Original Article

Annals of Behavioral Medicine

, Volume 42, Issue 3, pp 313-320

First online:

Treatment-Related Optimism Protects Quality of Life in a Phase II Clinical Trial for Metastatic Renal Cell Carcinoma

  • Kathrin MilburyAffiliated withDepartment of Behavioral Science, The University of Texas MD Anderson Cancer Center Email author 
  • , Nizar M. TannirAffiliated withDepartment of Genitourinary Medical Oncology, The University of Texas MD Anderson Cancer Center
  • , Lorenzo CohenAffiliated withDepartment of General Oncology/Integrative Medicine Program, The University of Texas MD Anderson Cancer Center

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Patients on clinical trials often experience declining quality of life (QOL). Little is known about the psychosocial variables that buffer against decline.


This study aims to examine correlations between psychosocial variables and QOL over the course of a clinical trial in patients with metastatic renal cell cancer.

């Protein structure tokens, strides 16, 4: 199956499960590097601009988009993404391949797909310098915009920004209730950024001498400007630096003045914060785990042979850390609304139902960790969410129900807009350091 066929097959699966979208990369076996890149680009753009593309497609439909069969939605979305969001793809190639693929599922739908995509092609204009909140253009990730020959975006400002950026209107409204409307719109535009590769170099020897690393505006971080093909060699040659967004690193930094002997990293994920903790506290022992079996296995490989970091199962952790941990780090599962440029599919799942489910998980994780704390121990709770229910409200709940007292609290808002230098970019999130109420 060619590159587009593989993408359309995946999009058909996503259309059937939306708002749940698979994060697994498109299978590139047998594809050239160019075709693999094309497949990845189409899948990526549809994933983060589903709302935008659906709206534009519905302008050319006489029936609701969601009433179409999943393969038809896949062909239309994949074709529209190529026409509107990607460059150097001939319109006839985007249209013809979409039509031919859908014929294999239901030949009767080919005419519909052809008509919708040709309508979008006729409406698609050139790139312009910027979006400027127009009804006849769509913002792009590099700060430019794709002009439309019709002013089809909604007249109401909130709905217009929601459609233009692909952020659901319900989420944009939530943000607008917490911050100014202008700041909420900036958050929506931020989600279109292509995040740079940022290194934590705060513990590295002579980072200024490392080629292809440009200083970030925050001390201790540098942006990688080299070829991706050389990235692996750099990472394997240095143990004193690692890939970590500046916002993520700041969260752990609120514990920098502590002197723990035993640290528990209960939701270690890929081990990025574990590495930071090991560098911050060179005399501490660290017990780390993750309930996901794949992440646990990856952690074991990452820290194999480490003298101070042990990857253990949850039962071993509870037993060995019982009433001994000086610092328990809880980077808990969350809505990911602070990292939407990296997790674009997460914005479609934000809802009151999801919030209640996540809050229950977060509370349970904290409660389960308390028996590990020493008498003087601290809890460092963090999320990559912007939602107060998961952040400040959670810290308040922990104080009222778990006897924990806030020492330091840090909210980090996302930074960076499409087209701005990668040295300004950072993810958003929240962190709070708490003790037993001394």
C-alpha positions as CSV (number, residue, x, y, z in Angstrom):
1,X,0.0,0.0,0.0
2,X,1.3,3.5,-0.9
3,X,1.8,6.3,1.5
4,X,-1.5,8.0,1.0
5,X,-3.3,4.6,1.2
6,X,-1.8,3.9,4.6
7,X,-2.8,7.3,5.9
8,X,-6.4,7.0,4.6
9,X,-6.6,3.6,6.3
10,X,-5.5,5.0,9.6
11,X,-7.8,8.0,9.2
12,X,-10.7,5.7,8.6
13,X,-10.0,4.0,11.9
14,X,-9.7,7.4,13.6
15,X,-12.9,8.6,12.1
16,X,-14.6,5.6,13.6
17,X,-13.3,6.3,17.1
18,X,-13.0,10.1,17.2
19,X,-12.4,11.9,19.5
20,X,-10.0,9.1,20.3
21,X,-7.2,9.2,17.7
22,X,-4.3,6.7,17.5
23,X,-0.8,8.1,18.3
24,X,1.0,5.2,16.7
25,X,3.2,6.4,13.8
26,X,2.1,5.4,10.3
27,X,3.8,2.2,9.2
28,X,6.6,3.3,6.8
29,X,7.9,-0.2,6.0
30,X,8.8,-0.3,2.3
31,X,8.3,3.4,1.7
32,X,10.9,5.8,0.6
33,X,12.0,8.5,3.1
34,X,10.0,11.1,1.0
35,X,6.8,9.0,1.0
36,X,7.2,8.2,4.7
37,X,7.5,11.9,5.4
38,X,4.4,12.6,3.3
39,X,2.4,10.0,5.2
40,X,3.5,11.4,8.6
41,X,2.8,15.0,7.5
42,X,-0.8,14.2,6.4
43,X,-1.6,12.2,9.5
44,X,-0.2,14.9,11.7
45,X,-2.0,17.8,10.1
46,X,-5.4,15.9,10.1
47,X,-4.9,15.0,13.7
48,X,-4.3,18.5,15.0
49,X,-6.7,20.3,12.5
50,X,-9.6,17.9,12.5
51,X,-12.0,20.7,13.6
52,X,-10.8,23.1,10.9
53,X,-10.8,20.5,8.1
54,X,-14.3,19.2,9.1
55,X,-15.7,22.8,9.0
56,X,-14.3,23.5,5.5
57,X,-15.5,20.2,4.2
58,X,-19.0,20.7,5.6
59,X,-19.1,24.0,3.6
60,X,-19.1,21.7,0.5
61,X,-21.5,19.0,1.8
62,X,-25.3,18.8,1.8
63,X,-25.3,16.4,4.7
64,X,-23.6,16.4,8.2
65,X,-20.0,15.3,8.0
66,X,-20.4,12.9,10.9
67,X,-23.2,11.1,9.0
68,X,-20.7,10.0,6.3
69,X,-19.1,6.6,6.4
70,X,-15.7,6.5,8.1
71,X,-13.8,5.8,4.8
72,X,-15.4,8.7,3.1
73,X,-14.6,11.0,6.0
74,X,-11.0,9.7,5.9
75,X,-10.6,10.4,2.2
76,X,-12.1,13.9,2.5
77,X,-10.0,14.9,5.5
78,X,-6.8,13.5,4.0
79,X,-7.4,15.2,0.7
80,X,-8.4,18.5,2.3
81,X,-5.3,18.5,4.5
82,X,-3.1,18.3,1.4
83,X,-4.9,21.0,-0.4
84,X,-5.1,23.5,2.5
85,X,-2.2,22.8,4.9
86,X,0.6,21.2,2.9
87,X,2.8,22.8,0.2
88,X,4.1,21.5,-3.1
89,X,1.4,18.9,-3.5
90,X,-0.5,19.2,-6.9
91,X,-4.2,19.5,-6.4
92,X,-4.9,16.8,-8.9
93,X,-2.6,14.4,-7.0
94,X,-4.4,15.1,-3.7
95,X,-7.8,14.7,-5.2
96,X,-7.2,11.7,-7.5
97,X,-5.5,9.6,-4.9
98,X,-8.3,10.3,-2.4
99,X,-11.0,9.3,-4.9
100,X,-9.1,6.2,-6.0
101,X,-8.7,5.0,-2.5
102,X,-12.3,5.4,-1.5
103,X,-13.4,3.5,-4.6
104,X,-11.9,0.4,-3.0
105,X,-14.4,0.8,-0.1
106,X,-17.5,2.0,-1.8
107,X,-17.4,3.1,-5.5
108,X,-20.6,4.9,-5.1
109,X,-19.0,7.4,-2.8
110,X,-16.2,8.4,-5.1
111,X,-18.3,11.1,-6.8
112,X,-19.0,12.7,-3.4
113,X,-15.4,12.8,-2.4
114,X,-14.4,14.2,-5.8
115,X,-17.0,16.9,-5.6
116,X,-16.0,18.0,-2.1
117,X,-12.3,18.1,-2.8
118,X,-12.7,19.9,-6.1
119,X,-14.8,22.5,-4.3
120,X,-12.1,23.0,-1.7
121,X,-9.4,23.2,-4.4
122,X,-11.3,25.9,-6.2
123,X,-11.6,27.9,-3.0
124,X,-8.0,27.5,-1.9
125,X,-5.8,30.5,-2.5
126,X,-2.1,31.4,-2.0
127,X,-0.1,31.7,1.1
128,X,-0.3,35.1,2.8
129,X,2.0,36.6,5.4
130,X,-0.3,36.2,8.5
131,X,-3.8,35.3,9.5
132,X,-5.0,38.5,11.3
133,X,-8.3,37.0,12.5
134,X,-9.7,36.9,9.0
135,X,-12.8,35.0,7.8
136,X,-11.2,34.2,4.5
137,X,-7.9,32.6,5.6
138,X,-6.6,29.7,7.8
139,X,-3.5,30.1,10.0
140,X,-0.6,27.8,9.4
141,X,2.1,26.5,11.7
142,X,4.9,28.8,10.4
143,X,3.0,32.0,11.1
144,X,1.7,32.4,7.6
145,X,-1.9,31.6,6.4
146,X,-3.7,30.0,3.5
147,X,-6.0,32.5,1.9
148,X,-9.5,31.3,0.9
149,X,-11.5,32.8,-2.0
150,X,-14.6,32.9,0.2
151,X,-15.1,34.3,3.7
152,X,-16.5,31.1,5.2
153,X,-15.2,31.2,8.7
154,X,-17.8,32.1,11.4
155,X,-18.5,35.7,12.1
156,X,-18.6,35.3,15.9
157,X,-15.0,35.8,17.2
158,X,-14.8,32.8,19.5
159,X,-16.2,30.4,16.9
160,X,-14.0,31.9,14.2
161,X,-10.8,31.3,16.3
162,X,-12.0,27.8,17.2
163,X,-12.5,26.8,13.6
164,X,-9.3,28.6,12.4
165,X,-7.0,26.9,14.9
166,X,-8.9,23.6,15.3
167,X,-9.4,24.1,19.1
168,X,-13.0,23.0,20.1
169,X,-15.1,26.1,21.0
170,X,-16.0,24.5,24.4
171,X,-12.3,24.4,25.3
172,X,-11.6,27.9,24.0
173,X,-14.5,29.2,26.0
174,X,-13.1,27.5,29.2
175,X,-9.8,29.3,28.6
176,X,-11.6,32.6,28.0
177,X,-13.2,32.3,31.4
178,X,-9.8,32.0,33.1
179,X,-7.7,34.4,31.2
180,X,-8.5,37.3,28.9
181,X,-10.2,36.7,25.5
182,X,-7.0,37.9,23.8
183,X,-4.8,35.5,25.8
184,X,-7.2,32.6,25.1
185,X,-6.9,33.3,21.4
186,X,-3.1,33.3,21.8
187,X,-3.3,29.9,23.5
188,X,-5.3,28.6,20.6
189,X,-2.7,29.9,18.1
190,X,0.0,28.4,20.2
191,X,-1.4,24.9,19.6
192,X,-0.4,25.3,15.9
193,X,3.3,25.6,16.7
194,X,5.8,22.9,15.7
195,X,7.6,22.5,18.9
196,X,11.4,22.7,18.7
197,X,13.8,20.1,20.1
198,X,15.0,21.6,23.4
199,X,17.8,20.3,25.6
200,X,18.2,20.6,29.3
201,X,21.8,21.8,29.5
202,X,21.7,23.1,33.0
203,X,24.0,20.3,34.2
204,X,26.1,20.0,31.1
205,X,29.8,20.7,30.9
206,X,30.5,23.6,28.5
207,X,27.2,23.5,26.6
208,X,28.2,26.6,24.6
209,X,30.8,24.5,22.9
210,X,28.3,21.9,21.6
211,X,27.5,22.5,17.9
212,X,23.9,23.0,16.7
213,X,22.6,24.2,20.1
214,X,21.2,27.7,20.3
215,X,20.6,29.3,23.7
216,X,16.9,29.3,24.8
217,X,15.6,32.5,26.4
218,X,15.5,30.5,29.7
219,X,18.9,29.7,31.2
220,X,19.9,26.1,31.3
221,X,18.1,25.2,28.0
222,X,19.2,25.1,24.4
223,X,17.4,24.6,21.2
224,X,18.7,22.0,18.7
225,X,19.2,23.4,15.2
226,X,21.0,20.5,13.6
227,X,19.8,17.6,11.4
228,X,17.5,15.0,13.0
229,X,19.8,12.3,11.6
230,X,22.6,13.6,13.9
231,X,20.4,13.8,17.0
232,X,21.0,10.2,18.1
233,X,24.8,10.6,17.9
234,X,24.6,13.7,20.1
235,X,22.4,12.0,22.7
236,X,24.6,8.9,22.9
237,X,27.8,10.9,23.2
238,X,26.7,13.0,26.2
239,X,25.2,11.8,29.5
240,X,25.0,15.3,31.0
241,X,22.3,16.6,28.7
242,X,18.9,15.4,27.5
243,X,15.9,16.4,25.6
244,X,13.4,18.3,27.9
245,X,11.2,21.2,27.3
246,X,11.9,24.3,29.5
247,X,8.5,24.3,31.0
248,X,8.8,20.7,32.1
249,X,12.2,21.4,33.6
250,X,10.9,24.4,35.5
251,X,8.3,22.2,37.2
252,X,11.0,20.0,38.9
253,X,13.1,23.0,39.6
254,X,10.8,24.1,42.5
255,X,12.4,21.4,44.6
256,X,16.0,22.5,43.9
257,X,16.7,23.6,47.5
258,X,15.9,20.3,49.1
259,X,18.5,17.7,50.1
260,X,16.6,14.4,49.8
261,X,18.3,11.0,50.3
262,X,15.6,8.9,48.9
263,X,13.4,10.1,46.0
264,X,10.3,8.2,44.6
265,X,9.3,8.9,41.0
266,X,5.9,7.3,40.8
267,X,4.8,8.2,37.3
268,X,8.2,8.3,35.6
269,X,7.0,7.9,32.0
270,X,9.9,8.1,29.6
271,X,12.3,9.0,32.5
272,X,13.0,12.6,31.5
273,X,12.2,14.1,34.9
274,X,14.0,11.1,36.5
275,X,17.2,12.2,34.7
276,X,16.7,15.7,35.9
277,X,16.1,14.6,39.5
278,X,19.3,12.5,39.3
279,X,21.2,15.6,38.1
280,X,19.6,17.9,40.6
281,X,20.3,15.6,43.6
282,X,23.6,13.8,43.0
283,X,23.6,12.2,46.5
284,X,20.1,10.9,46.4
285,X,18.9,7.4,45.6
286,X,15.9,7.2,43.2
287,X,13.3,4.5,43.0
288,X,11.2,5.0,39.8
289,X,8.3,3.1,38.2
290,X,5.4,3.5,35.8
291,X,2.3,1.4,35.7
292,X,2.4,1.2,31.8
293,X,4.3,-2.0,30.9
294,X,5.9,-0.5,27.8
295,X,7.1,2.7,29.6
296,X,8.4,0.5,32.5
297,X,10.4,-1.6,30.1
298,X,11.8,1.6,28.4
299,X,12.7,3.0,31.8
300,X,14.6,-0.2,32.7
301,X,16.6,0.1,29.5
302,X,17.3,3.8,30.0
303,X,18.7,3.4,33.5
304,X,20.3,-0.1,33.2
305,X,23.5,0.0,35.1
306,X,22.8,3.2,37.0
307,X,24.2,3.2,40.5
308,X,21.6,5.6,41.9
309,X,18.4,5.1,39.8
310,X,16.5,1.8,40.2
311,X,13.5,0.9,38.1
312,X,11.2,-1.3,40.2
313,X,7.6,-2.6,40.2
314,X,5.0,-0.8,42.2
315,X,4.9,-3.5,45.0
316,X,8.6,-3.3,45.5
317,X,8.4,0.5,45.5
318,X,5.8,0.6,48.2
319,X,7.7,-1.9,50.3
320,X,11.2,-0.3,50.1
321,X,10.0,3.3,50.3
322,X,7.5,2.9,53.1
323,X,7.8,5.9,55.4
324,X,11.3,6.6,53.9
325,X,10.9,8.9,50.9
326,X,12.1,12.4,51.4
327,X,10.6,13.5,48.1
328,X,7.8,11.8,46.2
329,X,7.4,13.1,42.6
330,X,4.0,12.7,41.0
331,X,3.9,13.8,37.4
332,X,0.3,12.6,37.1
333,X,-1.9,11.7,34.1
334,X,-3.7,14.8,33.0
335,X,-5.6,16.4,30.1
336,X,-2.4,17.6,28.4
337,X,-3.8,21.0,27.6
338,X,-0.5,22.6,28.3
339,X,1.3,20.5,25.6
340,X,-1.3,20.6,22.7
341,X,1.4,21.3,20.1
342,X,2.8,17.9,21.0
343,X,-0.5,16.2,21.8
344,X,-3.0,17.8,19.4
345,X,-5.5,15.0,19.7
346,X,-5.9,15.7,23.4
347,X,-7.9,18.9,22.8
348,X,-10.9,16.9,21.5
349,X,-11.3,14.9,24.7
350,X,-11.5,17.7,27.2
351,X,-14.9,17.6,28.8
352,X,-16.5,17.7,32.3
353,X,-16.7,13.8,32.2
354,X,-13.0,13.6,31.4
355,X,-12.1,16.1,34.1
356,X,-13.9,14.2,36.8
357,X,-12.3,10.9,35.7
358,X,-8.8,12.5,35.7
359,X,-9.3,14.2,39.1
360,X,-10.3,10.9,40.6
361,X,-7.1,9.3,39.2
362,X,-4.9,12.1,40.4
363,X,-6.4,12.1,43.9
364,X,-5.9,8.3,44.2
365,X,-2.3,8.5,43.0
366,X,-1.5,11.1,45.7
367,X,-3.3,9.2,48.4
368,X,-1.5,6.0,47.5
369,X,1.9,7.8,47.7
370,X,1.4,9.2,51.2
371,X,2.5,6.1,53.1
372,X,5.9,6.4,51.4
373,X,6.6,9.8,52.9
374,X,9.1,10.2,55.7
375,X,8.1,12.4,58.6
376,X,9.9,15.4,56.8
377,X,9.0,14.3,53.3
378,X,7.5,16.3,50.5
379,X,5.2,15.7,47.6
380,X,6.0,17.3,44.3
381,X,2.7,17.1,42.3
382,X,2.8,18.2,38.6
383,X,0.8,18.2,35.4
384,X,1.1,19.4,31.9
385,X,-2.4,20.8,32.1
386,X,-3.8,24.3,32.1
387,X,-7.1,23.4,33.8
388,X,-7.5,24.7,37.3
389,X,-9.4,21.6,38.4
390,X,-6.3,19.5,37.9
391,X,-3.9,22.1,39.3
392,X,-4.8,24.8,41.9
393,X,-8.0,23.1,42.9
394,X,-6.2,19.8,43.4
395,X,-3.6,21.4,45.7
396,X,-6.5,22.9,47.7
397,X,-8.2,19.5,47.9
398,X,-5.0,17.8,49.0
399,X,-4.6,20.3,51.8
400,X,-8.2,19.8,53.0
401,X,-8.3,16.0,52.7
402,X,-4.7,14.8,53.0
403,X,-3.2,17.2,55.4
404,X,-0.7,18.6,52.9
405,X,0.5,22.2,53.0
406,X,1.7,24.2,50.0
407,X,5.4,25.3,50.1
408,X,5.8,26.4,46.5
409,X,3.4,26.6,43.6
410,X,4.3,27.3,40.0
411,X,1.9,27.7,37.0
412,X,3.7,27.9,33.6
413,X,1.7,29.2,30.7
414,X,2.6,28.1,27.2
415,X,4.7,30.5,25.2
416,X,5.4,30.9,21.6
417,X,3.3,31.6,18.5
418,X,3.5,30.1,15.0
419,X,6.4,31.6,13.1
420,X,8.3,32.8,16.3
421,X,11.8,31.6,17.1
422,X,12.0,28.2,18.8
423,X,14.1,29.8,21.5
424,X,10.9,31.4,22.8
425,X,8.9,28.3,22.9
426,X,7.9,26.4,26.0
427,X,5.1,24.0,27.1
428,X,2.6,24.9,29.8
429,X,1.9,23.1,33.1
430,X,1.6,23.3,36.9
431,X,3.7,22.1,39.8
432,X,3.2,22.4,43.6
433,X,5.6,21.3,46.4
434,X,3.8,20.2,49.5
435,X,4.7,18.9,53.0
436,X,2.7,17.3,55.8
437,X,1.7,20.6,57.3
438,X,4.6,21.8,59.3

At baseline, 114 participants completed measures of treatment-related optimism, social support, and QOL (Functional Assessment of Cancer Therapy-General). QOL was also assessed 2, 4, and 8 weeks after the start of treatment with low-dose or intermediate-dose interferon.


QOL decreased significantly in the intermediate-dose group but not in the low-dose group (p < .01). The decline was less severe for patients who had high rather than low treatment optimism (p = .03). A higher level of social support was significantly associated with higher baseline QOL (p < .05) but a more rapid decline in QOL over time (p < .01).


Treatment optimism was favorably associated with QOL.


Treatment-related optimism Social support Metastatic renal cell cancer Clinical trial